Emerson Gallery Presents Exhibition on African American Soldiers
African American soldiers of the post Civil War period played a major role inthe Indian wars out West and were also active in Cuba and the Philippines.After the Civil War, one in five soldiers in the U.S. Army was black. Theseblack soldiers fought in eighty-five percent of the entanglements with NativeAmericans. In the West, the Buffalo Soldiers' duties extended beyond warfare;they built or rebuilt army posts, strung miles of telegraph wire, patrolled theU.S.-Mexico border, escorted settlers, protected herds of cattle and loads ofmail, assisted railroad crews and patrolled and helped develop the nationalparks. Hollywood has glamorized the Old West with images of the Cavalry comingto the rescue. In reality, the majority of those soldiers were most likelyblack.
In conjunction with the exhibition, the Emerson Gallery will present severalpublic programs. On February 2, there will be a reception at the Gallery tocelebrate the exhibition and the start of Black History Month. Three filmswill also be offered: the landmark Birth of a Nation (1915) will bepresented on January 21, Oscar Micheaux's Body and Soul (1924) will beshown on February 3, and John Ford's Sergeant Rutledge (1960) onFebruary 10. On February 18, Marcy Sacks, Visiting Instructor of History,will present a slide-illustrated lecture, When the South Won the Civil War:Northern Fears and Nostalgia for the `Old Darkey'. For furtherinformation, times, and locations see enclosed Program.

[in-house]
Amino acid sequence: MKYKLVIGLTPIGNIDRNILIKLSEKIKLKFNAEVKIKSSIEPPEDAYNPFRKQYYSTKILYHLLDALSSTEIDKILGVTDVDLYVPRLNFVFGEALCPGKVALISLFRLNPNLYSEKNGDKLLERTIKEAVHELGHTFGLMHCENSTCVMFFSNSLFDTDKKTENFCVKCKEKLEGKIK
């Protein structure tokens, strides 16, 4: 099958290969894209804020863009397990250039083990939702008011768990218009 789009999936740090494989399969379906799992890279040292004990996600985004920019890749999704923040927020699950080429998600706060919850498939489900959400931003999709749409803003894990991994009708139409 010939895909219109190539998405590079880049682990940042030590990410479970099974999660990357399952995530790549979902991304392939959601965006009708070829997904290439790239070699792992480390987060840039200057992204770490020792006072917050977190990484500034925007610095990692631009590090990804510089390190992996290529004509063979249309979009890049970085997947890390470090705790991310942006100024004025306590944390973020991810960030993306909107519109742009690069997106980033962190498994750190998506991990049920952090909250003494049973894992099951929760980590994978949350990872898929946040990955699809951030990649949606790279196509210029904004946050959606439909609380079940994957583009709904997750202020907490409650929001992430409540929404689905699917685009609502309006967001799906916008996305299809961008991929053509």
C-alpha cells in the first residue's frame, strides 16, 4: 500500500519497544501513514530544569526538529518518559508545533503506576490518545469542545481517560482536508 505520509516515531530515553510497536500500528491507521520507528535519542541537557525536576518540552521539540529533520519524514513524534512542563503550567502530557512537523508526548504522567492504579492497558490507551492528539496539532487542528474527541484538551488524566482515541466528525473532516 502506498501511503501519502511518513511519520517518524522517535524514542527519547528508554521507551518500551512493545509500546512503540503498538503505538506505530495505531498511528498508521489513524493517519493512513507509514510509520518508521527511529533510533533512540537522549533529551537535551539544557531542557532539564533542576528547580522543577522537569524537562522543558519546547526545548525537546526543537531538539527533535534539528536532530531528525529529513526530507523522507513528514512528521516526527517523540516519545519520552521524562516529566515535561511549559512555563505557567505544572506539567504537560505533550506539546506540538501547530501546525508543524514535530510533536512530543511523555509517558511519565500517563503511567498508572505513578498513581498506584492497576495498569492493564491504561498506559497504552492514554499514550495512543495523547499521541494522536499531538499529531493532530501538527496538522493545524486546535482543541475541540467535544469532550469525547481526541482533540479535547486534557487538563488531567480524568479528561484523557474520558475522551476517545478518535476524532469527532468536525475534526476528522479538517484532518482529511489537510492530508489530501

The Emerson Gallery is located on the campus of Hamilton College, in ChristianJohnson Hall, directly behind the college chapel. The Gallery is wheelchairaccessible. Gallery hours are weekdays, 12-5, weekends, 1-5, during scheduledexhibitions. For further information, contact the Emerson Gallery at 315859-4396.